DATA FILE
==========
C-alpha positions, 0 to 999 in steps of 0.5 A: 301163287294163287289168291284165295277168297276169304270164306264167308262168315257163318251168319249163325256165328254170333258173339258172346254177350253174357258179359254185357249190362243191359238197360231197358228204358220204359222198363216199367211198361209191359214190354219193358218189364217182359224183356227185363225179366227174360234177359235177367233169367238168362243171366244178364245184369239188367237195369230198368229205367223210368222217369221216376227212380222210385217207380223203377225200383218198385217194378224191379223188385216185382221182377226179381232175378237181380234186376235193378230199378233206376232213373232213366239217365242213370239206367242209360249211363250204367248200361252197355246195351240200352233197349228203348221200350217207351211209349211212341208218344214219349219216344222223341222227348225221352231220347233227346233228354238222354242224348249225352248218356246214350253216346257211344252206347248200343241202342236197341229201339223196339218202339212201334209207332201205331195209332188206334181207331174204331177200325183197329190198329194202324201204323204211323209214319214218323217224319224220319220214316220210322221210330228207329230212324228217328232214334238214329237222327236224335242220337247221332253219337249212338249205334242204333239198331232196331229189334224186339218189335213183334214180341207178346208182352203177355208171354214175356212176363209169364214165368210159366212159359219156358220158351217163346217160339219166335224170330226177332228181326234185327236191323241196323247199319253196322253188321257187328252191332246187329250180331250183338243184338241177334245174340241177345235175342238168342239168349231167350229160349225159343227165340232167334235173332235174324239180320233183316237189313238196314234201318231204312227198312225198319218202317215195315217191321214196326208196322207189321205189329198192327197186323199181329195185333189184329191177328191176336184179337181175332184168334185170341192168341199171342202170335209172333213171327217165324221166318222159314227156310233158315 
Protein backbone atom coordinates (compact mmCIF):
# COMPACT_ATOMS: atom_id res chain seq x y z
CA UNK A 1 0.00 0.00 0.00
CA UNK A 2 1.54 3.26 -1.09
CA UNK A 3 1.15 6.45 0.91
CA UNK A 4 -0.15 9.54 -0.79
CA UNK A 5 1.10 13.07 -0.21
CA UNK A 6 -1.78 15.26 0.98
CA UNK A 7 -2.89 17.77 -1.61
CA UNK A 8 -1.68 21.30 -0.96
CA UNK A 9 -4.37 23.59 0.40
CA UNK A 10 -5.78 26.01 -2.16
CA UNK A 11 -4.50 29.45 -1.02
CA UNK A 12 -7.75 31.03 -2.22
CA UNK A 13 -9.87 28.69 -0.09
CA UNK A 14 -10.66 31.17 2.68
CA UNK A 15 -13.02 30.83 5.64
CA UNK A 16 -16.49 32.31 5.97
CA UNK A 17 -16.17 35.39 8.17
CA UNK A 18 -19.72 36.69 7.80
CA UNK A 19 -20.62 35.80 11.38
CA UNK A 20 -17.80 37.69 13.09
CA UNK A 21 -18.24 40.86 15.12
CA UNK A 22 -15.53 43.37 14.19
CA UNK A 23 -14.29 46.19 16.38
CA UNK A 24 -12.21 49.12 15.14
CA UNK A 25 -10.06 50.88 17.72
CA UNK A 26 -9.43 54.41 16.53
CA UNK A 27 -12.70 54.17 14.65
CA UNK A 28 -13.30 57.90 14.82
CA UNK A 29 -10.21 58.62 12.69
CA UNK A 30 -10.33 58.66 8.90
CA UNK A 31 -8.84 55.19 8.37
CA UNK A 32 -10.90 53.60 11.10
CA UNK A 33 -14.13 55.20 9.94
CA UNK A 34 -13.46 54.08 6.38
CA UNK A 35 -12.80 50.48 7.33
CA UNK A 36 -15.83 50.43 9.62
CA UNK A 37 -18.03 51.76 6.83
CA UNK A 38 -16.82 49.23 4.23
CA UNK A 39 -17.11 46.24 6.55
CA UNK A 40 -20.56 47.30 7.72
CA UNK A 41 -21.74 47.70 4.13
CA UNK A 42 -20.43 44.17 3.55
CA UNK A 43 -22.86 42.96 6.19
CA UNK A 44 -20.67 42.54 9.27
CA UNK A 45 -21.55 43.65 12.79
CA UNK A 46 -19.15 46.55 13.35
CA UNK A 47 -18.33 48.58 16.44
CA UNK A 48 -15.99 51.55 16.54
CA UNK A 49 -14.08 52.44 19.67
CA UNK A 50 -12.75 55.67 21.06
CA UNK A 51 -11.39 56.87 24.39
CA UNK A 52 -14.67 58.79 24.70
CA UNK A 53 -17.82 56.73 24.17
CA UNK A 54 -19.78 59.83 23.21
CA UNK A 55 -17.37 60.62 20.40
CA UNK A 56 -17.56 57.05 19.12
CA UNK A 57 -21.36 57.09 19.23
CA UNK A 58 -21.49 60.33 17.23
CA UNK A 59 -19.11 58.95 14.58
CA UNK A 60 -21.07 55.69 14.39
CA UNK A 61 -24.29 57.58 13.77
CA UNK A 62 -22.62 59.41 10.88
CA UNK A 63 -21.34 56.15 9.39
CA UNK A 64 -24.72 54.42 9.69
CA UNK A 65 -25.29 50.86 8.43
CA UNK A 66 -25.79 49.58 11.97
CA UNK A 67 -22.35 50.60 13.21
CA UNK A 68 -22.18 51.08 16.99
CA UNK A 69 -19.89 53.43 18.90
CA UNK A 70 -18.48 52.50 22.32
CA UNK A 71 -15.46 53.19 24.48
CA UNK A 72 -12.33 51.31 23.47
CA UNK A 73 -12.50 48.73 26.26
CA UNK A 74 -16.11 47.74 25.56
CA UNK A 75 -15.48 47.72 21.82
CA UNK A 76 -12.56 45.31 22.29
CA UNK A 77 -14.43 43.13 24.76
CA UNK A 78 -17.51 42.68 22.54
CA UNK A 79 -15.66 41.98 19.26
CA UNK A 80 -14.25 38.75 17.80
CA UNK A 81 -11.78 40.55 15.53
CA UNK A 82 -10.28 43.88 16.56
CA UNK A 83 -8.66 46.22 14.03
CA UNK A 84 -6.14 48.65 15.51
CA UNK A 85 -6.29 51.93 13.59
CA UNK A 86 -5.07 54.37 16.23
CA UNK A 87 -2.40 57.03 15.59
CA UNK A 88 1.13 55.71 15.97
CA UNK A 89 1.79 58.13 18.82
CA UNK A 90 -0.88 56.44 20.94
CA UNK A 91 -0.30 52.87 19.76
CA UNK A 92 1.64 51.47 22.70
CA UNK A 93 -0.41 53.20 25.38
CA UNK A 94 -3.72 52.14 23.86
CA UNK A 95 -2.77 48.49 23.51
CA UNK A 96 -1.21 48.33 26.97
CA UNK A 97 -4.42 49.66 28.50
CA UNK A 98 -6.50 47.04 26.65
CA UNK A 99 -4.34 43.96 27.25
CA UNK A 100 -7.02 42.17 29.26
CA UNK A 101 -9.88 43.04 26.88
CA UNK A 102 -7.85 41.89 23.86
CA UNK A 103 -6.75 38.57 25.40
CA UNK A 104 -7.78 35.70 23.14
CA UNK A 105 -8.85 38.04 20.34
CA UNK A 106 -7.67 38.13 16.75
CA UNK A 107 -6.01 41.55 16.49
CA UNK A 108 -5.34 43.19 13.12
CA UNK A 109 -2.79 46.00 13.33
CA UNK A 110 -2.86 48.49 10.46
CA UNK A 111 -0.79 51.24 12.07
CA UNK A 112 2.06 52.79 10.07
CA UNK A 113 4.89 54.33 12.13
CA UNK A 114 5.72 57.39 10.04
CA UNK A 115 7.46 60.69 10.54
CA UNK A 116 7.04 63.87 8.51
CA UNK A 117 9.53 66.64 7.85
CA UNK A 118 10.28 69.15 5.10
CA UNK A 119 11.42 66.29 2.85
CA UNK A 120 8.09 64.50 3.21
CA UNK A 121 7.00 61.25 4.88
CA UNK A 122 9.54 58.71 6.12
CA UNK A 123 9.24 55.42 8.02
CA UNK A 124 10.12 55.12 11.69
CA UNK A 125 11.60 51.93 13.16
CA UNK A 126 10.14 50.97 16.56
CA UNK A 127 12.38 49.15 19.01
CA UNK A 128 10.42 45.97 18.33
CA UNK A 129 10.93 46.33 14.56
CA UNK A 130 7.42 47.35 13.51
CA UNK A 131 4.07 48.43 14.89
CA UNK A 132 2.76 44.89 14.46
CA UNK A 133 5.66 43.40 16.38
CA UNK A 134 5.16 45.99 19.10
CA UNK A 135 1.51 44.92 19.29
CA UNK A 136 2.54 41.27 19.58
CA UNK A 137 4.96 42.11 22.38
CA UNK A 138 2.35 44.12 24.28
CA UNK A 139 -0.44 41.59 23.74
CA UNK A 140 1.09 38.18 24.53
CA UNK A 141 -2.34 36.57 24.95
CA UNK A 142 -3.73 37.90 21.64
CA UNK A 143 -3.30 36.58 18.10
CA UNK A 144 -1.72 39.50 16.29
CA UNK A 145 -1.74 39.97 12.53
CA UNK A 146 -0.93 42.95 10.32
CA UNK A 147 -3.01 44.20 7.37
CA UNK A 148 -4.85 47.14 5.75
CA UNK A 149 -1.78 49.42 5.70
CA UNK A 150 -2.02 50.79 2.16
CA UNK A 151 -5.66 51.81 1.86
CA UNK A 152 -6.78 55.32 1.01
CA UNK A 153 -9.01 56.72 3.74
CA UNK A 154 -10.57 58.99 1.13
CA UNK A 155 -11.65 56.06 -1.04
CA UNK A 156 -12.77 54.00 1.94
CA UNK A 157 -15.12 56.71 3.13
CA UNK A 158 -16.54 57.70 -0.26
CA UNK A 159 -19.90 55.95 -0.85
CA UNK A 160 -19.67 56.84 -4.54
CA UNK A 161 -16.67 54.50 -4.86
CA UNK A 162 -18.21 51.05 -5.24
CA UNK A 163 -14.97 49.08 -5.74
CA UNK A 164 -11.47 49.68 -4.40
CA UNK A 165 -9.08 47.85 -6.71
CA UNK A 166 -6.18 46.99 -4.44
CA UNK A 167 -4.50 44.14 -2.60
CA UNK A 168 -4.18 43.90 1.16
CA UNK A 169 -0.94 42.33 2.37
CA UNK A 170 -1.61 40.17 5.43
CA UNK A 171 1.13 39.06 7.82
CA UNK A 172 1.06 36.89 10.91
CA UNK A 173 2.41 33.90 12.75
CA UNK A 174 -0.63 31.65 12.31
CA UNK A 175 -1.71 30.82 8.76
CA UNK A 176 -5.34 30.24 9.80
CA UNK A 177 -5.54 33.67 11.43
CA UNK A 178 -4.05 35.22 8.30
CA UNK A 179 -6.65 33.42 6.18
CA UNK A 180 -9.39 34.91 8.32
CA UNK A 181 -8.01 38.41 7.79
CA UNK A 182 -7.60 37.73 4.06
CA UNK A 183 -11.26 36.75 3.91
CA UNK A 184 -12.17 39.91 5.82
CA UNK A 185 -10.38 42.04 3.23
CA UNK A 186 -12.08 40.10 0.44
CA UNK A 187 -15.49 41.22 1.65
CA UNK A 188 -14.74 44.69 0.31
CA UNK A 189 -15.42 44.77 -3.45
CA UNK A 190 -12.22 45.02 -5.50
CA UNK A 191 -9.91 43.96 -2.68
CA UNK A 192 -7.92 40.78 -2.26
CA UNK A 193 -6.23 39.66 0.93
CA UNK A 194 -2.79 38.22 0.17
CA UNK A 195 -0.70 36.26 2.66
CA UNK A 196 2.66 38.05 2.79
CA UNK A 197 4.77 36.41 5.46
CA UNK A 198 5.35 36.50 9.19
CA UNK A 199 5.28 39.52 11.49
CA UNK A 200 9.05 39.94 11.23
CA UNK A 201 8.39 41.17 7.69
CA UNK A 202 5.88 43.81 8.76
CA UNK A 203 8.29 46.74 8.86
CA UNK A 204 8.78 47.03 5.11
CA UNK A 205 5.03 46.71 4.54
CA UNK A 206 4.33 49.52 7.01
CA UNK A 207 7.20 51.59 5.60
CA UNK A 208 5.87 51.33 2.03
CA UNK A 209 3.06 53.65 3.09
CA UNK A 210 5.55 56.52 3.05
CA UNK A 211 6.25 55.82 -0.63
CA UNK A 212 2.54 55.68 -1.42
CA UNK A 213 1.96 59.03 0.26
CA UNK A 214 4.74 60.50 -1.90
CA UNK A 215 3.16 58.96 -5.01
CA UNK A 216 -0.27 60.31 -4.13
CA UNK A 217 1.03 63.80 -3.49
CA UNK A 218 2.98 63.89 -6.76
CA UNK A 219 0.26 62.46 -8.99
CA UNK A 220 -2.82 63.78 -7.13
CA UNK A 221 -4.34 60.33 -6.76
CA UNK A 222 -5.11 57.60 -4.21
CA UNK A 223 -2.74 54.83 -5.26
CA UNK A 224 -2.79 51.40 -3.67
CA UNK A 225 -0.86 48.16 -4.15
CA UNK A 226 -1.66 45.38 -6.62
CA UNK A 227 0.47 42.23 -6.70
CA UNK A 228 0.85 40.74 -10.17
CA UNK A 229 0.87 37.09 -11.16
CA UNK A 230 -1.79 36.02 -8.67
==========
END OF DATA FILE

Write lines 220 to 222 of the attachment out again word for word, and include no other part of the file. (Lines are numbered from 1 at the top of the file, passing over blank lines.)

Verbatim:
CA UNK A 217 1.03 63.80 -3.49
CA UNK A 218 2.98 63.89 -6.76
CA UNK A 219 0.26 62.46 -8.99